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Published: June 27th 2017
Today is our last full-day in Paris, as tomorrow Ashley returns to the USA, while we'll stay in a hotel at the Charles de Gaulle-Roissy airport outside of Paris. Since the girls had the suitcase packing chores well in hand by mid-afternoon, I suggested we take a bus to the Marais neighborhood for an early dinner, and then give Ashley a brief tour of this historic district. Le Marais (meaning "marsh"), for a long time the aristocratic district of Paris, boasts many outstanding buildings of historic and architectural importance.
The Marais district spreads throughout parts of the 3rd and 4th arrondissements, on the Right Bank of the Seine. From the mid-13th to the 17th-centuries, especially after the Place Royale (now known as the Place des Vosges) was designed under King Henri IV in 1605, the Marais was the French nobility's favorite place of residence. Wealthy nobles built their urban mansions here—hôtels particuliers
, in French—such as the Hôtel de Sens, the Hôtel de Sully, the Hôtel de Beauvais, the Hôtel Carnavalet, the Hôtel de Guénégaud and the Hôtel de Soubise, as well as many others scattered throughout the district. Most of these magnificent buildings are now occupied by museums, or by
Place des Vosges
The Place des Vosges, originally Place Royale, is the oldest planned square in Paris and one of the finest in the city. It is located in the Marais district, and it straddles the dividing-line between the 3rd and 4th arrondissements of Paris. It was a fashionable and expensive square to live in during the 17th and 18th centuries, and one of the central reasons Le Marais became so fashionable for the Parisian nobility (Wikipedia)
administrative offices of the state.
Walking along rue St. Antoine from the bus stop in front of St. Paul's church to the Hôtel de Sully, we took the shortcut through the rear of its courtyard, and then entered the southwest corner of the Place des Vosges, one of the most picturesque squares in Paris. Dating back to the early 17th-century, each of the house fronts forming the four sides of the square were built to the same design, with red brick and stone facades above vaulted arcades. These residences continue to have a "regal" quality about them to this day, and the cost to acquire an apartment here is astronomical.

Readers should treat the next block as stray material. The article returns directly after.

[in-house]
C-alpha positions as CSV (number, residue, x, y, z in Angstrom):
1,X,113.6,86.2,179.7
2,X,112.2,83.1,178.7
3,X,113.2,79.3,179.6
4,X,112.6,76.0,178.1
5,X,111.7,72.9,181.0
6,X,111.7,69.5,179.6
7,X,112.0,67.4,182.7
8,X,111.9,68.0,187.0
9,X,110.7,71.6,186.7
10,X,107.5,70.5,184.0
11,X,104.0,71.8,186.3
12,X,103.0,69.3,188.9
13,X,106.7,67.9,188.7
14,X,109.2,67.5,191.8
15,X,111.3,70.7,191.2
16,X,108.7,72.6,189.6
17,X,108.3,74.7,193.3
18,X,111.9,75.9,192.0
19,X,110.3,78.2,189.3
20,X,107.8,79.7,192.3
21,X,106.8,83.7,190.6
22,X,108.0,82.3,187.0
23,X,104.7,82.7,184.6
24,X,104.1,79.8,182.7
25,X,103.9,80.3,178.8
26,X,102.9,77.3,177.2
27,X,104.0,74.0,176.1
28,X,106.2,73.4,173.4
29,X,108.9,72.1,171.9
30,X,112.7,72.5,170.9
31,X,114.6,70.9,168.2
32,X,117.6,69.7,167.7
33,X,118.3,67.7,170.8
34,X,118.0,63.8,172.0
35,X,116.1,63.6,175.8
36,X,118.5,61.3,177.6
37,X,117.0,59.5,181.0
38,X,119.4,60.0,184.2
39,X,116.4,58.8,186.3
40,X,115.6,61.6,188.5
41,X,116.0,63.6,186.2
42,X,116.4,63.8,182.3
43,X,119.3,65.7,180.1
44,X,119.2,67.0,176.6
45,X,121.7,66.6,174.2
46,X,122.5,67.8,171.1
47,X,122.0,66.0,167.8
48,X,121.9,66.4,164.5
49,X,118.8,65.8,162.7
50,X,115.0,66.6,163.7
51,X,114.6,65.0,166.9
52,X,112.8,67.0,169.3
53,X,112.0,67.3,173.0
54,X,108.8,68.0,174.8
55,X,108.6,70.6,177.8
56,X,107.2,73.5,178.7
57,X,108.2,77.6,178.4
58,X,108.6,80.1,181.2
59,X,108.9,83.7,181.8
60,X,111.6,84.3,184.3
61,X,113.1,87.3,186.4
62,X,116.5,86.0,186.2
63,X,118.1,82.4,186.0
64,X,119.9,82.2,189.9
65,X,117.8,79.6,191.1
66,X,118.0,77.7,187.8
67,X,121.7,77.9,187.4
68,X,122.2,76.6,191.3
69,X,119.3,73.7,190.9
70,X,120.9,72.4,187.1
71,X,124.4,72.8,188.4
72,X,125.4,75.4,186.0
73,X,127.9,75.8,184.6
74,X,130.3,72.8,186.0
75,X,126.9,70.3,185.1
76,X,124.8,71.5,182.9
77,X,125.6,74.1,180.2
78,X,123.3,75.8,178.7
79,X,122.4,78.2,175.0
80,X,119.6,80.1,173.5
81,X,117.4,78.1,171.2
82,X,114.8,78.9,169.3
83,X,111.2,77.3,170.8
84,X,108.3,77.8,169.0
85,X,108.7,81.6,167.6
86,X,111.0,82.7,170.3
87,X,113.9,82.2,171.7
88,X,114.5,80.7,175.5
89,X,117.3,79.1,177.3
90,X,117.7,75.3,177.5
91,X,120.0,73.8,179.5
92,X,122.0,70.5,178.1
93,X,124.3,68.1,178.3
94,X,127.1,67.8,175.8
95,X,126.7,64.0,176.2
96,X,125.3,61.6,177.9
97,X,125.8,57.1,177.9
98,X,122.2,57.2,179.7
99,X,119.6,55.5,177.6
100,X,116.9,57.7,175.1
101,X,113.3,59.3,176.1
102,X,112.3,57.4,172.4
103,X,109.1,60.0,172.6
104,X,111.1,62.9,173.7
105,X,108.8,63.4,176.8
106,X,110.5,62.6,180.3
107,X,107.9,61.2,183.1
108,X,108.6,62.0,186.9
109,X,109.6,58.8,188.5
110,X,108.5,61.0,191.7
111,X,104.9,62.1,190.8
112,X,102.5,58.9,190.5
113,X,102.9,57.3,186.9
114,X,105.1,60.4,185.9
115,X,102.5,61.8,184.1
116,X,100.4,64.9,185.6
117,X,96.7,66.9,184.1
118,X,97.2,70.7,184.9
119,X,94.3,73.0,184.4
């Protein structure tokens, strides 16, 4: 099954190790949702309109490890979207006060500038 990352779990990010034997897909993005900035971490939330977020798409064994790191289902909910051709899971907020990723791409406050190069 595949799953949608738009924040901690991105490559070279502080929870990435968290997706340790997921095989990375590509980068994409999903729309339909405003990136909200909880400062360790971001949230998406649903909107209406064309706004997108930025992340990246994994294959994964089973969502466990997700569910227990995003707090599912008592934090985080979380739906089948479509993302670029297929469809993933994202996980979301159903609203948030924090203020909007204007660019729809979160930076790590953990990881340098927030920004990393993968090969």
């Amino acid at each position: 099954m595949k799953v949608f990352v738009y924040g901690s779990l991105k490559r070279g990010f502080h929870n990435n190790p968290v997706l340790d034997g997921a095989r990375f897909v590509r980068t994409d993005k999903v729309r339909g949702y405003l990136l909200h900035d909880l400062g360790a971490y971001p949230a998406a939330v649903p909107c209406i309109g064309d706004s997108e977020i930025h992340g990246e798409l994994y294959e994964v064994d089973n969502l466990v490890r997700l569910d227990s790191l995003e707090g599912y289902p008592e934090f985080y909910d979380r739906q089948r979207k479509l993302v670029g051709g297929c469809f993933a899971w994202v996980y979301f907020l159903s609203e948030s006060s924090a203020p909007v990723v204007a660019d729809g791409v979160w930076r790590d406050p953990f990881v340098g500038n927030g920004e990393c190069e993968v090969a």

From the Place des Vosges, we took the rue des Francs-Bourgeois, one of the longer and more interesting streets in the Marais.This street is lined with trendy shops and boutiques, as well as several notable hôtels particuliers (
such as the magnificent Hôtel de Soubise; see today's photos). We turned south on the rue Vieille-du-Temple, and soon found a dinner spot at Le Tresor, where Ashley enjoyed "the best boeuf
of her trip", in her words. After our meal, we continued along rue Vieille-du-Temple for a few blocks until
reaching rue de Rivoli near the Hôtel de Ville, which we wanted Ashley to see. This impressive edifice, which serves as Paris's City Hall, is so large that it's difficult to capture in a photograph, but she tried her best to do so!
We hopped aboard a #69 bus on rue de Rivoli, and after an unplanned stop at the Louvre (where we re-boarded another #69 bus to complete the journey to Champ de Mars), we arrived at the apartment around 8:00 PM. At 7:30 tomorrow morning we leave for the airport, where Ashley boards an Air France flight to Atlanta, so we tried to hit the sack earlier than usual.
Our 74-day, around-the-world odyssey is rapidly drawing to a close, and it's been quite a ride. When we touch down in Orlando on Wednesday, the air mileage tally will have hit 61,000 miles, with stops at 15 airports! Yes, we suffered a few hardships during our travels, and had to take a few unexpected detours, but overall the trip has been a resounding success. No doubt it will be weeks, if not months, before we fully digest the images of the remarkable places, sights, and people we've
Hôtel de Ville
The Hôtel de Ville in Paris, France, is the building housing the city's local administration. Standing on the place de l'Hôtel-de-Ville in the 4th arrondissement, it has been the headquarters of the municipality of Paris since 1357. It serves multiple functions, housing the local administration, the Mayor of Paris (since 1977), and also serves as a venue for large receptions. (Wikipedia)
encountered along the way.
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